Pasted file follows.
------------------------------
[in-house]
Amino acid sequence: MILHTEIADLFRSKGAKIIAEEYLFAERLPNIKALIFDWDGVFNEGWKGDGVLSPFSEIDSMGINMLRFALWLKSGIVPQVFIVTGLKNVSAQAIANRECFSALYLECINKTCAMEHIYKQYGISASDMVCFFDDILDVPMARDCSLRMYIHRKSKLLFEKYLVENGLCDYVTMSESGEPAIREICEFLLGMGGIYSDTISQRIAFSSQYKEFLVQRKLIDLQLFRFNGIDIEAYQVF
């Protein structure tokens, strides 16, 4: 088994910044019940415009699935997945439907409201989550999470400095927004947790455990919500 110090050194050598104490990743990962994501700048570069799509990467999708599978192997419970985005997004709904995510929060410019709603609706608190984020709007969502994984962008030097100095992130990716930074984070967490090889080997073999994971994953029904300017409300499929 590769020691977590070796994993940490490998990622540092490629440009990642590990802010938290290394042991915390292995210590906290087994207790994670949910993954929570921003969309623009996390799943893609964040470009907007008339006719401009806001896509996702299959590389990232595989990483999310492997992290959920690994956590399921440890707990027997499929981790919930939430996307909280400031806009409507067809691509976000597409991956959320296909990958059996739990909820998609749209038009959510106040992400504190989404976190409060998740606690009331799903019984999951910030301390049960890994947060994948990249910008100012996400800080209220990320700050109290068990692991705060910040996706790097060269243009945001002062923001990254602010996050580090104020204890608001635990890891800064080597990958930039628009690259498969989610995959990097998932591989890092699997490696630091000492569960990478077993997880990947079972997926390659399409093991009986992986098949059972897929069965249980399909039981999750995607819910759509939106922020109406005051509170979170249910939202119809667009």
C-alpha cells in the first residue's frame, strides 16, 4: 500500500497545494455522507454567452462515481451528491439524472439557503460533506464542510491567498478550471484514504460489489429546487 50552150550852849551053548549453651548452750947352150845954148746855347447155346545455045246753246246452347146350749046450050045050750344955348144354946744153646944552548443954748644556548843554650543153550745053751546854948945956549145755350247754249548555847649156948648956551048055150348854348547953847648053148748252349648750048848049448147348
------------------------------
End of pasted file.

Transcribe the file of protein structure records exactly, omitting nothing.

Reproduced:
[in-house]
Amino acid sequence: MILHTEIADLFRSKGAKIIAEEYLFAERLPNIKALIFDWDGVFNEGWKGDGVLSPFSEIDSMGINMLRFALWLKSGIVPQVFIVTGLKNVSAQAIANRECFSALYLECINKTCAMEHIYKQYGISASDMVCFFDDILDVPMARDCSLRMYIHRKSKLLFEKYLVENGLCDYVTMSESGEPAIREICEFLLGMGGIYSDTISQRIAFSSQYKEFLVQRKLIDLQLFRFNGIDIEAYQVF
């Protein structure tokens, strides 16, 4: 088994910044019940415009699935997945439907409201989550999470400095927004947790455990919500 110090050194050598104490990743990962994501700048570069799509990467999708599978192997419970985005997004709904995510929060410019709603609706608190984020709007969502994984962008030097100095992130990716930074984070967490090889080997073999994971994953029904300017409300499929 590769020691977590070796994993940490490998990622540092490629440009990642590990802010938290290394042991915390292995210590906290087994207790994670949910993954929570921003969309623009996390799943893609964040470009907007008339006719401009806001896509996702299959590389990232595989990483999310492997992290959920690994956590399921440890707990027997499929981790919930939430996307909280400031806009409507067809691509976000597409991956959320296909990958059996739990909820998609749209038009959510106040992400504190989404976190409060998740606690009331799903019984999951910030301390049960890994947060994948990249910008100012996400800080209220990320700050109290068990692991705060910040996706790097060269243009945001002062923001990254602010996050580090104020204890608001635990890891800064080597990958930039628009690259498969989610995959990097998932591989890092699997490696630091000492569960990478077993997880990947079972997926390659399409093991009986992986098949059972897929069965249980399909039981999750995607819910759509939106922020109406005051509170979170249910939202119809667009």
C-alpha cells in the first residue's frame, strides 16, 4: 500500500497545494455522507454567452462515481451528491439524472439557503460533506464542510491567498478550471484514504460489489429546487 50552150550852849551053548549453651548452750947352150845954148746855347447155346545455045246753246246452347146350749046450050045050750344955348144354946744153646944552548443954748644556548843554650543153550745053751546854948945956549145755350247754249548555847649156948648956551048055150348854348547953847648053148748252349648750048848049448147348